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The Gun That Really Won The West
01-24-2017, 05:16 PM
Post: #1
The Gun That Really Won The West
A recent acquisition, a Belgian copy of a British Bulldog made by Lambin & Theate (L&T). Lambin-Theate operated from 1877 to 1886 when it became Lambin & Theate which operated from 1886 - 1894. So this revolver was made sometime between 1886 and 1894. It is chambered for the .442 also known as the .44 Webley. It is a pretty well made copy with a very good bore and tight lock up. It was left in the white and I doubt it was shot very much.

[Image: L%20amp%20T_zpsqgocok99.jpg]


There is a book by George Layman entitled "The British Bulldog Revolver / The Forgotten Gun That Really Won The West". In the 19th century these little pocket guns were incredibly popular. They were cheap and could be carried in a pocket. Many more of these were owned than Colt Peacemakers, S&W Schofields etc. They were made all over the world, England, Belgium, Spain, the United States and on and on. They ranged in quality from excellent (Webley's) to down right dangerous to shoot. Many survived because they were not shot much. Like the modern day snubby they were carried a lot and shot little.
So the trick for me is how to shoot this old dog without spending as much on loading paraphernalia as I spent on the revolver. When I started looking at the cost of brass, a custom bullet mold and dies I was up over $500.00. Frankly this is not a gun that I plan on shooting much, but I have to shoot it at least once (or a few times). Brass for the .442 runs $2.00 a piece if you can find it. I know they typically make it from shortened .44 special brass with a thinned rim. The 11mm French Ordnance that I already load and shoot comes from the same parent and costs .77 each (and I already have a few hundred). The case length on the 11mm is 0.710" and the length for the .442 is 0.690", but I popped one into the Bulldog cylinder and it slipped right in. The bullet for the .442 is usually a heeled bullet with a case mouth diameter of about .430 and a body diameter of anywhere from .436 - .444 depending on the gun. As always I slugged the bore and got .427 (which is why I always slug the bore) with a cylinder throat of .429. So I took a Lee mold with a .430 200 gr bullet and cast up a few almost pure lead bullets. Used a .44 special size die, a .45 acp expander and .44 special seating die. Loaded the case with 12 grains of 3F black powder and seated the bullet as deep as a little compression would allow leaving 2 grease grooves exposed. Ran the loaded round up into the sizing die (sans decapping pin) and it chambered perfectly. I dipped the nose of each bullet into some melted SPG lube.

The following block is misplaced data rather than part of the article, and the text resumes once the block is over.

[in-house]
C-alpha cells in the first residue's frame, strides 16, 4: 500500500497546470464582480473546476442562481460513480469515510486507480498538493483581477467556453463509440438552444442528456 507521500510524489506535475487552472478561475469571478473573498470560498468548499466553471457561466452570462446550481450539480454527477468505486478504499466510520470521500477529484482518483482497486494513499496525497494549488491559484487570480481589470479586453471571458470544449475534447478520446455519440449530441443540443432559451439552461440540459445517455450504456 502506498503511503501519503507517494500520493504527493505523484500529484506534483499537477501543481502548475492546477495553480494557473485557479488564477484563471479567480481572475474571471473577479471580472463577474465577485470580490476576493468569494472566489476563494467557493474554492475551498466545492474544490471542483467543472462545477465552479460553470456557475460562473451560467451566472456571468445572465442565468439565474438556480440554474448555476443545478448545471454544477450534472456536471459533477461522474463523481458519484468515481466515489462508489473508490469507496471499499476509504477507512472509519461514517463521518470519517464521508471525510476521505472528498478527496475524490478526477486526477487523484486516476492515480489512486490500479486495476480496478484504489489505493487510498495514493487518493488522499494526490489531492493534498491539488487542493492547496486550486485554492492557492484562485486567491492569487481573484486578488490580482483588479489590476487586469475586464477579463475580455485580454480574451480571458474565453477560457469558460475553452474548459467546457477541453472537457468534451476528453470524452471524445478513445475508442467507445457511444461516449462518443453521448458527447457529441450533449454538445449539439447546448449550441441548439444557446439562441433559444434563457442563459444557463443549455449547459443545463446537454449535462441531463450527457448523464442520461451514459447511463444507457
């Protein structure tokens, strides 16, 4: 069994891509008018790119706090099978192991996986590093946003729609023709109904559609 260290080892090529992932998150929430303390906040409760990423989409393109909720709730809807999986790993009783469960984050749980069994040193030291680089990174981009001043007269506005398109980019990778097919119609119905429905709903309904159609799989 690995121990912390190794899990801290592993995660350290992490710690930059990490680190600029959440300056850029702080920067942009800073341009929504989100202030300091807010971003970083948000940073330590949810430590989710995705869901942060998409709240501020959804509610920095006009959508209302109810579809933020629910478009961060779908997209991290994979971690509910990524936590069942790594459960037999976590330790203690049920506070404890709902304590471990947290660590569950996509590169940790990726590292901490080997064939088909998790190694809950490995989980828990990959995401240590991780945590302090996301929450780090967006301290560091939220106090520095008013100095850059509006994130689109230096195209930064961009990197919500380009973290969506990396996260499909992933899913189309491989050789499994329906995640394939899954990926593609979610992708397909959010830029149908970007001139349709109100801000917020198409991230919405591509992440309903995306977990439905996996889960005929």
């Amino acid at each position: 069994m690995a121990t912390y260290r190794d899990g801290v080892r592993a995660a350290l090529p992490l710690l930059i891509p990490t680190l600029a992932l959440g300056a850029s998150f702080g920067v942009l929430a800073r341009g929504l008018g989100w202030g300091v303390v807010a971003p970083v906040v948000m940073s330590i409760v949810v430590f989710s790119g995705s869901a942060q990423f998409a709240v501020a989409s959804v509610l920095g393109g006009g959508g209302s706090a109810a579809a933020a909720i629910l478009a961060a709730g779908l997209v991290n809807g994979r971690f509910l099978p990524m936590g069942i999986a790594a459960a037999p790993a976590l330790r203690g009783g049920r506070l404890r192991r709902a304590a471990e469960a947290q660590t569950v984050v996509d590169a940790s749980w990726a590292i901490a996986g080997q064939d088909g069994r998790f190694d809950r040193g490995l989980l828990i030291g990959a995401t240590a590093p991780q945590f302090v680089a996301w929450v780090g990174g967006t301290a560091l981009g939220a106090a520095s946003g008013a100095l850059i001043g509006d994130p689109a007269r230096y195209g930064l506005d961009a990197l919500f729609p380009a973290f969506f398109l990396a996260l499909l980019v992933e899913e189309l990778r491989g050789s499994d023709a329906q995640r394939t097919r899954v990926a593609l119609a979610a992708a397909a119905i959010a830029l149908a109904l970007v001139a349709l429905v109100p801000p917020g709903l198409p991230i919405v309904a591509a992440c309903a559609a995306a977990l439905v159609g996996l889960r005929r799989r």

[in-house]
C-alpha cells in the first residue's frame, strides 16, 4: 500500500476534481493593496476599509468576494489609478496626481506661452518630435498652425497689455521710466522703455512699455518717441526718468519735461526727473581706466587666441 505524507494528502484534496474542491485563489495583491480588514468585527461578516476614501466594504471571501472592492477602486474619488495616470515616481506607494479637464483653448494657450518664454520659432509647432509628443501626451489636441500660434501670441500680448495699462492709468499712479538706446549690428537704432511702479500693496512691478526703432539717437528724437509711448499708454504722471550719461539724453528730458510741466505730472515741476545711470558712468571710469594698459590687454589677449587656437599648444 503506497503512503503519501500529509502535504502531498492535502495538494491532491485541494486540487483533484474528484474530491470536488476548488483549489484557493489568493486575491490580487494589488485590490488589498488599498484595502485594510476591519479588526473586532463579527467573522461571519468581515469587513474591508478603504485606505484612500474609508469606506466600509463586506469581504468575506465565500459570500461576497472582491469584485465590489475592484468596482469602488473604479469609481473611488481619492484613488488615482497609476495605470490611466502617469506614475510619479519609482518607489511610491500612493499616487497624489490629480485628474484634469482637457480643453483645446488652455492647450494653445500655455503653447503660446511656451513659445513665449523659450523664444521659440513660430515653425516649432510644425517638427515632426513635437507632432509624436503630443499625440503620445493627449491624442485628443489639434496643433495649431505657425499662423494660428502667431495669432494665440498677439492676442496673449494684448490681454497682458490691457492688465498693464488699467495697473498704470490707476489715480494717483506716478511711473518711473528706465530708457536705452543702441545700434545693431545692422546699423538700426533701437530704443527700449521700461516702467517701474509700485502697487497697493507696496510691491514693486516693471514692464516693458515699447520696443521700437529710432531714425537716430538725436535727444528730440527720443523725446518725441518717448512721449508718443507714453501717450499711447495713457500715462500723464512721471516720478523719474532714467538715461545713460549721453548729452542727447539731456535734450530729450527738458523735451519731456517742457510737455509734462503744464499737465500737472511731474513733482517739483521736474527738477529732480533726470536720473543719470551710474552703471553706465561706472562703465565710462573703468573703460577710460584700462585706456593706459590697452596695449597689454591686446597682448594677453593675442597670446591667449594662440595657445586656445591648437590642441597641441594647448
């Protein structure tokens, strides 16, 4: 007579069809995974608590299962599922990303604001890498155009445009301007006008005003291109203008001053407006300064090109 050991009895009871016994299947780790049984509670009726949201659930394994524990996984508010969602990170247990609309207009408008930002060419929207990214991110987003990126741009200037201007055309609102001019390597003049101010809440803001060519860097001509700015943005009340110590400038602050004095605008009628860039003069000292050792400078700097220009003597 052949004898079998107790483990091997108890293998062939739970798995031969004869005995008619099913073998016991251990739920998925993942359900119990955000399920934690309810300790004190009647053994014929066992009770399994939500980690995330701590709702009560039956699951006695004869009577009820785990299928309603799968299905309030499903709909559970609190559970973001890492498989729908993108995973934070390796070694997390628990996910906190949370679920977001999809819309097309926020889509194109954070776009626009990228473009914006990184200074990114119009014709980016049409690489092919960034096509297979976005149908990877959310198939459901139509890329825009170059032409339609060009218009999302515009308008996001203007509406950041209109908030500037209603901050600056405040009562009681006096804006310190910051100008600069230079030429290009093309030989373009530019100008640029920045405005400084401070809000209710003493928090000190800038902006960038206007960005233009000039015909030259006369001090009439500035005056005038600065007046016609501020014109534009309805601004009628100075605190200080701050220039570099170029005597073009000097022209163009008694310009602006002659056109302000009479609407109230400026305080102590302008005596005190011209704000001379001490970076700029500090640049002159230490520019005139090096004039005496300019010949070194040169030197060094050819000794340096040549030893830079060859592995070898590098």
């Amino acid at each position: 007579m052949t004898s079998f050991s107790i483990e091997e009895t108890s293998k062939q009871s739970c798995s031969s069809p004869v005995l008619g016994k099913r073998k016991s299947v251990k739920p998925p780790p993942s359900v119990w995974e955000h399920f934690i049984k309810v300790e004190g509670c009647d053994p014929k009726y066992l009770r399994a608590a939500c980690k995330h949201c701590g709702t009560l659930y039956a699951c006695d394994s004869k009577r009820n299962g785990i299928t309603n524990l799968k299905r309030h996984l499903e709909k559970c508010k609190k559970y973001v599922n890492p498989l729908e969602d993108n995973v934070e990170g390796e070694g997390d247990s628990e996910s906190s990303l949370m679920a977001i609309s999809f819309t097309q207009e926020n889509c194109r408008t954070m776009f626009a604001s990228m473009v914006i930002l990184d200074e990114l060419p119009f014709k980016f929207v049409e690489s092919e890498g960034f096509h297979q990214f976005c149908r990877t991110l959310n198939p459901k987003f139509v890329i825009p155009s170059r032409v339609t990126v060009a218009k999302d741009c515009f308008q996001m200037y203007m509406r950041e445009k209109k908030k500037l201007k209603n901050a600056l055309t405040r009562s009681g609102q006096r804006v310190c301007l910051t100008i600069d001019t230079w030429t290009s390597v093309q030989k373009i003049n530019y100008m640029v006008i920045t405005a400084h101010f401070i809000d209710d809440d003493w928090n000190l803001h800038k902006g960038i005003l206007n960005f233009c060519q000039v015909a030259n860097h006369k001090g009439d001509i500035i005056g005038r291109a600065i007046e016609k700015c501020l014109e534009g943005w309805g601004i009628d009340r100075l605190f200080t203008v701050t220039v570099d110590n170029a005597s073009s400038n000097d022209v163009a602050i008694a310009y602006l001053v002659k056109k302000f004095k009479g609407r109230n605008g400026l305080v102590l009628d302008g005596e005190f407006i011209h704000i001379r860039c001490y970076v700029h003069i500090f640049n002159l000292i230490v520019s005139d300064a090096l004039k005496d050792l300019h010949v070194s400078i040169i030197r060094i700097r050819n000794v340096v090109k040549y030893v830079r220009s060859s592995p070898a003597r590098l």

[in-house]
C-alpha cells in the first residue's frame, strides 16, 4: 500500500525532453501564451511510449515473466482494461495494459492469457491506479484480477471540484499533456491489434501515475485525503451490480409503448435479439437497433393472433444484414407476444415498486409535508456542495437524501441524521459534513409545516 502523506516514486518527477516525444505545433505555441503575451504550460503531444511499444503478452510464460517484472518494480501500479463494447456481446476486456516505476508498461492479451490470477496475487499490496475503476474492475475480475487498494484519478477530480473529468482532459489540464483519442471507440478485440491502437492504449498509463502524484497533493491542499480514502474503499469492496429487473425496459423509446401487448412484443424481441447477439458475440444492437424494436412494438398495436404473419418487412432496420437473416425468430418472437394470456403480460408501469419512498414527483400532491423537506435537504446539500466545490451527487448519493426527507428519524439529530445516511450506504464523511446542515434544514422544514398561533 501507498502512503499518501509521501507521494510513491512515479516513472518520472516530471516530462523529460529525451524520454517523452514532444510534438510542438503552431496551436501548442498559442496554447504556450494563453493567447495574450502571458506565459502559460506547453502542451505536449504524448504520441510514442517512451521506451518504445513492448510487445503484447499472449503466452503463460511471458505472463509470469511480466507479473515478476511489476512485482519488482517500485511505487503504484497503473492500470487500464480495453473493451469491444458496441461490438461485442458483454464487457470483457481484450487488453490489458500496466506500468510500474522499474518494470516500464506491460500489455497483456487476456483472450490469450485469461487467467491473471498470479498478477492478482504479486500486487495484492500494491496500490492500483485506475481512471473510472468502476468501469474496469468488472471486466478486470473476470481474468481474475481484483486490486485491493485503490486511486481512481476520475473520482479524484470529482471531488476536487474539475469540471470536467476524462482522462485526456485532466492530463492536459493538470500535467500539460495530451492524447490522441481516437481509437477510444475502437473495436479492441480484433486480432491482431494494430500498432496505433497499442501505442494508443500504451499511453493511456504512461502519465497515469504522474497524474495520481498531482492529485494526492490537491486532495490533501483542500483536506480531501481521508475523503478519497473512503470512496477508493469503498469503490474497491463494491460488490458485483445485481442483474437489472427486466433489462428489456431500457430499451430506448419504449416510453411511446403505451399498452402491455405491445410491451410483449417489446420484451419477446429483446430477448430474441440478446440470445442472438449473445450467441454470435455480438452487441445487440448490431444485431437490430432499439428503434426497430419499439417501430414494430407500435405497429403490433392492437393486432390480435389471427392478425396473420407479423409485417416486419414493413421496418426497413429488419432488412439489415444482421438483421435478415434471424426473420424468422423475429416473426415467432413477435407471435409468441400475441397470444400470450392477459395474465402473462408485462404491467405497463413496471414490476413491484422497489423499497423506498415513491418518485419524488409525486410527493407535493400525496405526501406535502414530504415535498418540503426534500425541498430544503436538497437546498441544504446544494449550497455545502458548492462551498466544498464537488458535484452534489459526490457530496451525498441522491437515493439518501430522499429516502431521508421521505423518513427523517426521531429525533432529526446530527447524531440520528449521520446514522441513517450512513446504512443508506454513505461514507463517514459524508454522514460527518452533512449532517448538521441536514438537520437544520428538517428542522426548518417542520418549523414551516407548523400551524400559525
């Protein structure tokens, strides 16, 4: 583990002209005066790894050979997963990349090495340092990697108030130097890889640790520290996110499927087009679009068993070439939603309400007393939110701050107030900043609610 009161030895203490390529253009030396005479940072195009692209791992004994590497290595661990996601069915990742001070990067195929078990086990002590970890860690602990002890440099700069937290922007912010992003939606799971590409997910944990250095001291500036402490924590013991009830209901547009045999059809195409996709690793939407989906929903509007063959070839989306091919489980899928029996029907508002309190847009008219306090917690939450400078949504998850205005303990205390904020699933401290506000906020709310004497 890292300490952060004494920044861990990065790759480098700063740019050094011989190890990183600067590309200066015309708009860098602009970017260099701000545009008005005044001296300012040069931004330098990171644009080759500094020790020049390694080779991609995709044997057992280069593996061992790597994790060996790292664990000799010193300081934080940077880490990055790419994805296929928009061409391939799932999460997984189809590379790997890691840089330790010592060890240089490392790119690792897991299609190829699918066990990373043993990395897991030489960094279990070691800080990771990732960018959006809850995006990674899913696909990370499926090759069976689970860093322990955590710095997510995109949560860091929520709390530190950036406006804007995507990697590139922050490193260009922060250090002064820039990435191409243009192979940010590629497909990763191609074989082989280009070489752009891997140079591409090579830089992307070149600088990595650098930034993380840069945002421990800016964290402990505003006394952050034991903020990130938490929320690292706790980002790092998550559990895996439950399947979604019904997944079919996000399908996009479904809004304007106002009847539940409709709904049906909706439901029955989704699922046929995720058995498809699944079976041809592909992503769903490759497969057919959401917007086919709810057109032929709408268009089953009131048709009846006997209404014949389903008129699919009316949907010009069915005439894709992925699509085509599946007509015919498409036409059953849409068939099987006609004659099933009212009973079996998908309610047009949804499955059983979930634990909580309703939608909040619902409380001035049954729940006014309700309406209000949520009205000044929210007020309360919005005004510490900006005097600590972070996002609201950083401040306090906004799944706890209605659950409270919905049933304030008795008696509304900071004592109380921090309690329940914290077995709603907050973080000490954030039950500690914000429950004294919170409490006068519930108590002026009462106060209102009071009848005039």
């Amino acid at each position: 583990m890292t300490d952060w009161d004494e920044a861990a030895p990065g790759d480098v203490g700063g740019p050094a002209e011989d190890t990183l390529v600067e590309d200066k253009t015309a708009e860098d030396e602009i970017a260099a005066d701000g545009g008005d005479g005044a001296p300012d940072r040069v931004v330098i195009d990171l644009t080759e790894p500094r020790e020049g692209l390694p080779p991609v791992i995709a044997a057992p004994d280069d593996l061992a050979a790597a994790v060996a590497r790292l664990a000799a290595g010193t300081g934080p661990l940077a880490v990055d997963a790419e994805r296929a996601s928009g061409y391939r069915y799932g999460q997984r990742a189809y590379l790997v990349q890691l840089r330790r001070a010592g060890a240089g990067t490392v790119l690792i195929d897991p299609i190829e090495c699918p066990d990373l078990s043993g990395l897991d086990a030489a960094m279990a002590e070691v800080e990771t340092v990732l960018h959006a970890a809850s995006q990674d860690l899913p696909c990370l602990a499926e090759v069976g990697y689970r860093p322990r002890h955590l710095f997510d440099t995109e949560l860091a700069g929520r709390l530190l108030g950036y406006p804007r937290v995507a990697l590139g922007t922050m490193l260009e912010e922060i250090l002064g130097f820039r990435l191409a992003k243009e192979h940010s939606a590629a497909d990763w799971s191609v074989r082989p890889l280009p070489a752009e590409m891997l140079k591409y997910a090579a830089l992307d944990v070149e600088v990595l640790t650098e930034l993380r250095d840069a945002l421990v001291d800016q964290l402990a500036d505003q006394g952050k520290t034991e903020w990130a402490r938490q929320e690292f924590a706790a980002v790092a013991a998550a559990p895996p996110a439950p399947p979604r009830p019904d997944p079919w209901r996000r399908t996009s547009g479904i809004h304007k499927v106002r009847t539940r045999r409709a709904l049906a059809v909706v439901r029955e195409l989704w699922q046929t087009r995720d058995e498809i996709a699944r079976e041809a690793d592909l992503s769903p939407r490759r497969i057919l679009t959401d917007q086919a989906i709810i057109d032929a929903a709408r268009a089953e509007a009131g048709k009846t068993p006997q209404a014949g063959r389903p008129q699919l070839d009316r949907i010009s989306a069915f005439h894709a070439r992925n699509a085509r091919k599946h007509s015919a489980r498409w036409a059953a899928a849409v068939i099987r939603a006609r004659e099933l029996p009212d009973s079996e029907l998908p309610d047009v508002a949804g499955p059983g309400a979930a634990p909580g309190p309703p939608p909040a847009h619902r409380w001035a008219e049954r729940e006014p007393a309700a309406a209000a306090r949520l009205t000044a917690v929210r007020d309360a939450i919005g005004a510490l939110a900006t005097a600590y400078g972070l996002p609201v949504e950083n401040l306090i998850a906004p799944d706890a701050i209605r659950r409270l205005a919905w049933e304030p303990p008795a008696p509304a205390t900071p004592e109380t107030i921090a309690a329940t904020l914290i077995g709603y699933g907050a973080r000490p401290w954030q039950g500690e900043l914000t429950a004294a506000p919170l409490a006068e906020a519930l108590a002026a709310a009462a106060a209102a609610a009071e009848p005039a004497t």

The target below shows the results. At 20 feet or so the group looks pretty good until one considers that I was aiming at the taped X below the target. Still a lot of fun though.
[Image: bulldoggie%20013_zpsrnsijtge.jpg]
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01-24-2017, 06:23 PM
Post: #2
RE: The Gun That Really Won The West
Big Grin Front sight a little short?

Thanks for telling us about that. It's fun to see these old guns run.

A wise man can always be found alone. A weak man can always be found in a crowd.
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01-24-2017, 09:38 PM (This post was last modified: 01-24-2017 09:39 PM by The Goose.)
Post: #3
RE: The Gun That Really Won The West
Might be front sight. Might also be not bored straight, not uncommon with old Belgian revolvers.
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